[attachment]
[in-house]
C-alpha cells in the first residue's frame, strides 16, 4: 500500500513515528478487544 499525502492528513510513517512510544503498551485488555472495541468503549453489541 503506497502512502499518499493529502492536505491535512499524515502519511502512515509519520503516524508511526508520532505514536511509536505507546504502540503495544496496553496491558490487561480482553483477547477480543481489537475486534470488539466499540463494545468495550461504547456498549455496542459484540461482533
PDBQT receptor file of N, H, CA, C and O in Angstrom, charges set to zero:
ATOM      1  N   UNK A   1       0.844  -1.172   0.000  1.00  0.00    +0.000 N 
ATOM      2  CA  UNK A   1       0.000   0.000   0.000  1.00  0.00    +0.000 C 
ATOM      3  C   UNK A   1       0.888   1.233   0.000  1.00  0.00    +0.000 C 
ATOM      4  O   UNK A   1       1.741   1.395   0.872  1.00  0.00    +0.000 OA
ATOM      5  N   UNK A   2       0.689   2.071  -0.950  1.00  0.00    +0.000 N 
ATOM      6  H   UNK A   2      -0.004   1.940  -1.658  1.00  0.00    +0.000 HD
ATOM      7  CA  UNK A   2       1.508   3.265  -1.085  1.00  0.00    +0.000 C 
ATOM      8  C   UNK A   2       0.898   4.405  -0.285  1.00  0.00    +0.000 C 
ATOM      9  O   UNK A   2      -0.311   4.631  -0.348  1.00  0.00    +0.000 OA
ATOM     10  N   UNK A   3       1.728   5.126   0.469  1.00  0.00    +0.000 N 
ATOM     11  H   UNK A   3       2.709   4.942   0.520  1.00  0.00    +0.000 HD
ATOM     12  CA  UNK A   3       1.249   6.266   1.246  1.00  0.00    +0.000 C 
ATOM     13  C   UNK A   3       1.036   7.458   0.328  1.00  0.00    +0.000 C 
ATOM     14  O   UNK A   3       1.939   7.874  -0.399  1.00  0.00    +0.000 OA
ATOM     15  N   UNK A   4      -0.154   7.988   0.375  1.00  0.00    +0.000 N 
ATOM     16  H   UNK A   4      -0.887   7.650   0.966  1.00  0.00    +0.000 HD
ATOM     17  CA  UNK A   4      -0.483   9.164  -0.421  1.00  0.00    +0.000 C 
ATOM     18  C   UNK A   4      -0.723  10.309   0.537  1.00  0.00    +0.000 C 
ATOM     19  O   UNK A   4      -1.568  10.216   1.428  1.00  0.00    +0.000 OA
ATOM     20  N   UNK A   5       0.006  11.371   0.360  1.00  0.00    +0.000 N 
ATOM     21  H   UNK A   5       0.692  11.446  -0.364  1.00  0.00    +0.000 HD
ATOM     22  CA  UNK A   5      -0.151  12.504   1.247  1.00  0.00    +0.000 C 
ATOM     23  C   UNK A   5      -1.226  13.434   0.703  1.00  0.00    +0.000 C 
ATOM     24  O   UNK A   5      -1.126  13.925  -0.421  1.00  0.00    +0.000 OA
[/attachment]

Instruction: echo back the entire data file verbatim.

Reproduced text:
[in-house]
C-alpha cells in the first residue's frame, strides 16, 4: 500500500513515528478487544 499525502492528513510513517512510544503498551485488555472495541468503549453489541 503506497502512502499518499493529502492536505491535512499524515502519511502512515509519520503516524508511526508520532505514536511509536505507546504502540503495544496496553496491558490487561480482553483477547477480543481489537475486534470488539466499540463494545468495550461504547456498549455496542459484540461482533
PDBQT receptor file of N, H, CA, C and O in Angstrom, charges set to zero:
ATOM      1  N   UNK A   1       0.844  -1.172   0.000  1.00  0.00    +0.000 N 
ATOM      2  CA  UNK A   1       0.000   0.000   0.000  1.00  0.00    +0.000 C 
ATOM      3  C   UNK A   1       0.888   1.233   0.000  1.00  0.00    +0.000 C 
ATOM      4  O   UNK A   1       1.741   1.395   0.872  1.00  0.00    +0.000 OA
ATOM      5  N   UNK A   2       0.689   2.071  -0.950  1.00  0.00    +0.000 N 
ATOM      6  H   UNK A   2      -0.004   1.940  -1.658  1.00  0.00    +0.000 HD
ATOM      7  CA  UNK A   2       1.508   3.265  -1.085  1.00  0.00    +0.000 C 
ATOM      8  C   UNK A   2       0.898   4.405  -0.285  1.00  0.00    +0.000 C 
ATOM      9  O   UNK A   2      -0.311   4.631  -0.348  1.00  0.00    +0.000 OA
ATOM     10  N   UNK A   3       1.728   5.126   0.469  1.00  0.00    +0.000 N 
ATOM     11  H   UNK A   3       2.709   4.942   0.520  1.00  0.00    +0.000 HD
ATOM     12  CA  UNK A   3       1.249   6.266   1.246  1.00  0.00    +0.000 C 
ATOM     13  C   UNK A   3       1.036   7.458   0.328  1.00  0.00    +0.000 C 
ATOM     14  O   UNK A   3       1.939   7.874  -0.399  1.00  0.00    +0.000 OA
ATOM     15  N   UNK A   4      -0.154   7.988   0.375  1.00  0.00    +0.000 N 
ATOM     16  H   UNK A   4      -0.887   7.650   0.966  1.00  0.00    +0.000 HD
ATOM     17  CA  UNK A   4      -0.483   9.164  -0.421  1.00  0.00    +0.000 C 
ATOM     18  C   UNK A   4      -0.723  10.309   0.537  1.00  0.00    +0.000 C 
ATOM     19  O   UNK A   4      -1.568  10.216   1.428  1.00  0.00    +0.000 OA
ATOM     20  N   UNK A   5       0.006  11.371   0.360  1.00  0.00    +0.000 N 
ATOM     21  H   UNK A   5       0.692  11.446  -0.364  1.00  0.00    +0.000 HD
ATOM     22  CA  UNK A   5      -0.151  12.504   1.247  1.00  0.00    +0.000 C 
ATOM     23  C   UNK A   5      -1.226  13.434   0.703  1.00  0.00    +0.000 C 
ATOM     24  O   UNK A   5      -1.126  13.925  -0.421  1.00  0.00    +0.000 OA